Funniest blog I’ve read in ages. Another one I’ll have to diligently share and tweet. Thanks again for sharing your quick wit!
Hilarious, Dan! Thanks for starting my day off with good medicine. ?
You cracked me up today. Especially the bit about Charlie Brown’s teacher. And the psych ward. 😉 If it makes you feel better, some of those voices in my head hear different words than those being spoken too.
Great fun to read, Dan.
The best humor is always filled with truth!
Thanks for a great blog.
Dan, absolutely hilarious, primarily for those of us who’ve learned (usually the hard way) how publishing really works.
In the secular area, I first realized I was developing this syndrome when someone would say, “I’m from the government, and I’m here to help you,” and I kept looking at the smoke issuing from the speaker’s pants.
Susan Mary Malone
Okay, I’m just laughing. I hear these lines every day too, and your interpretations just made me hoot.
Dan, you did it again! Love the way you use humor to help me see and hear through your eyes and ears. Keeps me humbled and educated on what this crazy publishing industry is all about 🙂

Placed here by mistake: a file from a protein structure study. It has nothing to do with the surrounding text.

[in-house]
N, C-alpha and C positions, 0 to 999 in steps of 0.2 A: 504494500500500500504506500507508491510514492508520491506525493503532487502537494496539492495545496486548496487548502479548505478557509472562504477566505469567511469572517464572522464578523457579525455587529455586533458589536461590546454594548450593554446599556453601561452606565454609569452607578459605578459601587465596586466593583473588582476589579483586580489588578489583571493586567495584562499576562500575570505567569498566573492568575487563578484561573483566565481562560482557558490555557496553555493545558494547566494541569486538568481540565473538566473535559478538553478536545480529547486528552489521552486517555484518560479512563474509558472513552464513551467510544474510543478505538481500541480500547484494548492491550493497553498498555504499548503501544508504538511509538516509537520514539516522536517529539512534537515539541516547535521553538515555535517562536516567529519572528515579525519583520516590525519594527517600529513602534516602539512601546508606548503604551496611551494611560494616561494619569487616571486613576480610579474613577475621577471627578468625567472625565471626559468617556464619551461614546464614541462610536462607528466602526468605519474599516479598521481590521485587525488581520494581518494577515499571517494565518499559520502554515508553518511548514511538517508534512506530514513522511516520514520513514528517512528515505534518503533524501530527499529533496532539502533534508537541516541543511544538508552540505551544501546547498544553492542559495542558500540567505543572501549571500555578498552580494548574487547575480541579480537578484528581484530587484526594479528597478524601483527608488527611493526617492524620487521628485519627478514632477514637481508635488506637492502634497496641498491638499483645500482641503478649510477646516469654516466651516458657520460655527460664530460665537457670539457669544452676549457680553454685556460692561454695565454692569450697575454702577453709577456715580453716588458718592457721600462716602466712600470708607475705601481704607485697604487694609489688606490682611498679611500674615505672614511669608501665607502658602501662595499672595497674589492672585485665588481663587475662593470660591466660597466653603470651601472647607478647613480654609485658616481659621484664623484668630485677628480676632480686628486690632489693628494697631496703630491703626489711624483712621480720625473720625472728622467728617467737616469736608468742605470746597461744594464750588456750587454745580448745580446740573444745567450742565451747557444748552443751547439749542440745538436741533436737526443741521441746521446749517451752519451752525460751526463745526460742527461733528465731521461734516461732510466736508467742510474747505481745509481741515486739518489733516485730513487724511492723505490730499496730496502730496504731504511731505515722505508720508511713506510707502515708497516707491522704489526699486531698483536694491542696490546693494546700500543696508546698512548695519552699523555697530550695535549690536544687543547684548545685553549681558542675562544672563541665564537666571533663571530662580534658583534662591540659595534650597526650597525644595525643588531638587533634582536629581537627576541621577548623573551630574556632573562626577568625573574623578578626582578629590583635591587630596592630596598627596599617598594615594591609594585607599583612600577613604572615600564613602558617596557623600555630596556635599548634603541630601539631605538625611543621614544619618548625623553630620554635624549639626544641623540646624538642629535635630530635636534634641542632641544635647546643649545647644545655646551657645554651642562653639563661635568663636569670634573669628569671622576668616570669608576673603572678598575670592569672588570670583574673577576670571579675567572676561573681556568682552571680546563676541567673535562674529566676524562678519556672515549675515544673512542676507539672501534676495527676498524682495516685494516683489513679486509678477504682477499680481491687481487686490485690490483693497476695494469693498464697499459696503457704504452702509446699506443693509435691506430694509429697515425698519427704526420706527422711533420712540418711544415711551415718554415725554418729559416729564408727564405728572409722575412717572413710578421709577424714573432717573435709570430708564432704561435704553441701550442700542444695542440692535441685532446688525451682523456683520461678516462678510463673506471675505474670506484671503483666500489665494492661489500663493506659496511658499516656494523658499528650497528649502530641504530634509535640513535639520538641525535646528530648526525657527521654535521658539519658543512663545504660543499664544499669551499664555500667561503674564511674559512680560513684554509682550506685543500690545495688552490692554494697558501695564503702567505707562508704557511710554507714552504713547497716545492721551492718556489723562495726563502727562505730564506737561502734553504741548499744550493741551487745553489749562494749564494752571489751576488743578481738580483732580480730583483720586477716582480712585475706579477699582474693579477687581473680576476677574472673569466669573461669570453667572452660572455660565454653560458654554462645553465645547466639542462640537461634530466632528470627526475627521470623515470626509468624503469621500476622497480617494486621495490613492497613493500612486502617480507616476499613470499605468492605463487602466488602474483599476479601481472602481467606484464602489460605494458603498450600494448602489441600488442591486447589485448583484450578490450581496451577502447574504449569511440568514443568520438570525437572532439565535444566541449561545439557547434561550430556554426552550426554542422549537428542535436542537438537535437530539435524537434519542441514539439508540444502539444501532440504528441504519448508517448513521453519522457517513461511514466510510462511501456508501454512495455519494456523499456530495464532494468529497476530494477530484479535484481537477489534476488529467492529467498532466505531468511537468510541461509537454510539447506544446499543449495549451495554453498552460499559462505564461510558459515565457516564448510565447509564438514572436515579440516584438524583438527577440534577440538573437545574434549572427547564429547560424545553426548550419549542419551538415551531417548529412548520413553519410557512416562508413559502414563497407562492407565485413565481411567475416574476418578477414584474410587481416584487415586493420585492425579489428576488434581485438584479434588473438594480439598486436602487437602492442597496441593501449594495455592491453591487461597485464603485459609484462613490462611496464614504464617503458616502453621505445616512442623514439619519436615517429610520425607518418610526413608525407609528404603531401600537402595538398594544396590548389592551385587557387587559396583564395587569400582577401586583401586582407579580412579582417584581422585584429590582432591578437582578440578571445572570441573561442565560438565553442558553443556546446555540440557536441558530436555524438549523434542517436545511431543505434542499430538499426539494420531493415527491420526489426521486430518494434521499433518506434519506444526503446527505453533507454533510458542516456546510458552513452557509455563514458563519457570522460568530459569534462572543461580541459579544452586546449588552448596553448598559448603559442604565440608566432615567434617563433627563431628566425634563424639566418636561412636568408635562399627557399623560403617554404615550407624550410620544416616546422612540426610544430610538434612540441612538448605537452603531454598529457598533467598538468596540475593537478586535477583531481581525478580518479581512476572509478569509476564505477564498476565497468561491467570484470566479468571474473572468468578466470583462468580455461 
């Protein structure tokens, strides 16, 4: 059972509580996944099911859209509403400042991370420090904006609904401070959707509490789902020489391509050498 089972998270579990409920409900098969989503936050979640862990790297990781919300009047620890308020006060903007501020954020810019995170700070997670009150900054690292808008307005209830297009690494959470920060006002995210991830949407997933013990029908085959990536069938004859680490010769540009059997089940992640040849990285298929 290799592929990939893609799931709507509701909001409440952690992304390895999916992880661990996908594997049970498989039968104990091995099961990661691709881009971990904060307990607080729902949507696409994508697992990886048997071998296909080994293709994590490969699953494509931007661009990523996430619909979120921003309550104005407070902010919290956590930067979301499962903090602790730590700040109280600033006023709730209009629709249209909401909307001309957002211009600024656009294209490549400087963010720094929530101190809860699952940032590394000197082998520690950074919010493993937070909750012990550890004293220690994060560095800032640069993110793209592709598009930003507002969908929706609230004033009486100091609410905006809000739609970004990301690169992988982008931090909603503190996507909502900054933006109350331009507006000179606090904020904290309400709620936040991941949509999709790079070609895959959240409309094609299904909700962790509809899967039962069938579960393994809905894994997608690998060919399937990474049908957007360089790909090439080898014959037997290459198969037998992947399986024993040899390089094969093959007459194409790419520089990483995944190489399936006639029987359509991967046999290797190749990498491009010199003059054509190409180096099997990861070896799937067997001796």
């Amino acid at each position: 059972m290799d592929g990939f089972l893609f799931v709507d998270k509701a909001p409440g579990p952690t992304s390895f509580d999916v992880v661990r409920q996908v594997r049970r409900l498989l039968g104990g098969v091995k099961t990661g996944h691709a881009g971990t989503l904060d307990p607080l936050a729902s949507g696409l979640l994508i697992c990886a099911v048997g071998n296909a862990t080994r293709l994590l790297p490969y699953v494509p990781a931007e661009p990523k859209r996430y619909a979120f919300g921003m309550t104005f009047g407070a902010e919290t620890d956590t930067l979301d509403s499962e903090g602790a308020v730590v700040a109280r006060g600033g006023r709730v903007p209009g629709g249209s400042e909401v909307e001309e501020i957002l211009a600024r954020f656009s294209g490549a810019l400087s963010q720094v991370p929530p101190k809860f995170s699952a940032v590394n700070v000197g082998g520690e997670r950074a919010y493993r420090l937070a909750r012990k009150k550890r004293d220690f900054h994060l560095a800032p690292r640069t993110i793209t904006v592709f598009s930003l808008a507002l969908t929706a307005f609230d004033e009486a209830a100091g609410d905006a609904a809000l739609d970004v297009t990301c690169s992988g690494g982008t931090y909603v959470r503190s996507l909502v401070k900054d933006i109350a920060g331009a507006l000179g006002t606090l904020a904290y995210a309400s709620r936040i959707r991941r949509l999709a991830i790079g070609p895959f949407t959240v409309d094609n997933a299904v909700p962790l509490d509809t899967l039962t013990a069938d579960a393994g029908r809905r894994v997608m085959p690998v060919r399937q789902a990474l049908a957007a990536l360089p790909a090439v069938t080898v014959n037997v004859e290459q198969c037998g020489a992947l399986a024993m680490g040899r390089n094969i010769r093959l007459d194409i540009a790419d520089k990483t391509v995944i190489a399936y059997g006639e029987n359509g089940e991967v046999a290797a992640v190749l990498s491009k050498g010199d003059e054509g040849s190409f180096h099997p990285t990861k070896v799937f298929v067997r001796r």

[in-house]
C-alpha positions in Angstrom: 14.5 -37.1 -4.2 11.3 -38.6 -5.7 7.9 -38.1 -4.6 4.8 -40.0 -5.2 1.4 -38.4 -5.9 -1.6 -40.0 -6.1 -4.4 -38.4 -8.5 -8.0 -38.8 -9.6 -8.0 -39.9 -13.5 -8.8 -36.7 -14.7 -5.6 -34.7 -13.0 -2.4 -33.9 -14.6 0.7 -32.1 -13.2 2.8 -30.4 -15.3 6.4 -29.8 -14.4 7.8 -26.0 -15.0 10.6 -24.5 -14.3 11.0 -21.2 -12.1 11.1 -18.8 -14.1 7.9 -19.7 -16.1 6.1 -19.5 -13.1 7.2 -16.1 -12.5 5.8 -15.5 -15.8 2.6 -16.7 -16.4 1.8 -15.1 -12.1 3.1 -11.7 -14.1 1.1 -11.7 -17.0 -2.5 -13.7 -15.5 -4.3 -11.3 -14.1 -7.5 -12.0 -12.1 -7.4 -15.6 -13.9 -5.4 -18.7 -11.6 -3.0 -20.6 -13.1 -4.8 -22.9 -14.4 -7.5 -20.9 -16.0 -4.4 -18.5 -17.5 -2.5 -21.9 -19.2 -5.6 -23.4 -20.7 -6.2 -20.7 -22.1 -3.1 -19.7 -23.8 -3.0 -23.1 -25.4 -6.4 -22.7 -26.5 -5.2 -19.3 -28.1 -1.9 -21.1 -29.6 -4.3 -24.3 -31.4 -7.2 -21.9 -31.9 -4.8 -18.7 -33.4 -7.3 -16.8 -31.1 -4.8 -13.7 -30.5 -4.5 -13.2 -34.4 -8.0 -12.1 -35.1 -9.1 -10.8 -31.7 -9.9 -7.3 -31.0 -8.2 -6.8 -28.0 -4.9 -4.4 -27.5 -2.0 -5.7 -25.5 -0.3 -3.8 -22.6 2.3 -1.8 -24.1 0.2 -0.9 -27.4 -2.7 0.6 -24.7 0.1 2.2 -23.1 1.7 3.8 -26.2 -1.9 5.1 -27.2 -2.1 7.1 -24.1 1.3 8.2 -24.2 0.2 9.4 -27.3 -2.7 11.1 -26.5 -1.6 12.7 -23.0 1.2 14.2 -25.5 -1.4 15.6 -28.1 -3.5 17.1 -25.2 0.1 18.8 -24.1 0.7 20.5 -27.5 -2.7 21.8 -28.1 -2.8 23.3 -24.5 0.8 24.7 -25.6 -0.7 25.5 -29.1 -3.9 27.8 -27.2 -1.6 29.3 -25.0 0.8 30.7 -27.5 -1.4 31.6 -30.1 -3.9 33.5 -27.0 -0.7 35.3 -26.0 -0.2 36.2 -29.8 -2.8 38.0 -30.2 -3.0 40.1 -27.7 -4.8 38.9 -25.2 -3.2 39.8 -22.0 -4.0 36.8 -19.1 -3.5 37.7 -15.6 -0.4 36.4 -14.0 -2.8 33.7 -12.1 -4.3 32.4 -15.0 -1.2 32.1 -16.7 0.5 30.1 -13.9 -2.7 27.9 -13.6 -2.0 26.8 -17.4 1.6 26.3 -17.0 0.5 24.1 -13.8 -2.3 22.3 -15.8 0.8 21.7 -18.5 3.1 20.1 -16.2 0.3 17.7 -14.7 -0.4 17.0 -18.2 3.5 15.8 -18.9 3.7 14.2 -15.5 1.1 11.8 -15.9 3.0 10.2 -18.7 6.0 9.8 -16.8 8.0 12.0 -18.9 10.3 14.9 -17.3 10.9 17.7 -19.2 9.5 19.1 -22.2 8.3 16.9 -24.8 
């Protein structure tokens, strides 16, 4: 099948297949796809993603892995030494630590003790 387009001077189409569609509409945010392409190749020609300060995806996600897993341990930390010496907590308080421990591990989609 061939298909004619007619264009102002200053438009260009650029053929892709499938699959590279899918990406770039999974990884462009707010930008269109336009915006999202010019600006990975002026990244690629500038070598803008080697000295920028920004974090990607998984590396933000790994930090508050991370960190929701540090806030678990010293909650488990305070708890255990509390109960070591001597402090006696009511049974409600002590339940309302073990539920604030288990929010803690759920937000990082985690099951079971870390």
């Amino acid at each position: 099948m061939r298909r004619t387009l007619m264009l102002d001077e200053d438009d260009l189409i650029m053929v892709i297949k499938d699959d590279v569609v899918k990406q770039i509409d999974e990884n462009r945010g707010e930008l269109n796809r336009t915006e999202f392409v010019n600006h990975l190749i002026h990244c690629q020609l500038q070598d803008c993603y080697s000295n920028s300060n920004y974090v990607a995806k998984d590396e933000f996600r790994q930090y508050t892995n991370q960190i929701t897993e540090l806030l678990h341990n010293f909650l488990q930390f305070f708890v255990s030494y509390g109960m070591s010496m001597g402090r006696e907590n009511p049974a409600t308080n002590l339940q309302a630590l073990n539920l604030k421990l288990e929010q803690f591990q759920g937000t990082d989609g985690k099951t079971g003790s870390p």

Dan, most of your translations are probably spot on, but maybe not all.
Doesn’t your conscience bother you that you turned down the book that would make every teenager into a loving, caring, mature individual? Just think of the suffering you prolonged by that decision!
Maybe your wife is really only telling you she wants to know so she can color-coordinate with your attire. Next time, ask her if she prefers a different color.
Sometimes, when people are financially secure, if they say it isn’t about the money, it really isn’t about the money. It really isn’t. (This one’s not a joke.)
Love your posts, Dan! Today’s was great. Thanks for the bright start to my morning.
Reading this was a great start to my day! At first I thought you were going to write about the ways we can mis-hear things. I tend to do that a lot. Once, I was in another room when a commercial came on for Old Navy (but since I was in another room I didn’t know it was Old Navy) and I heard them say “Old Lady jeans were on sale” and I thought ‘That’s a terrible! What kind of advertising is THAT?!’ then I walked into the room and realized they said Old NAVY. LOL
Dan, between you and Richard Mabry I’ve had a good laugh. Loved the Psyche ward work release as well as the smoking trousers. Thank you both.
I can appreciate your inner voice and feel much the same way. My favorite politician’s statement is — “Like I’ve always said,” which I translate as “forget what you heard me say over the last year.”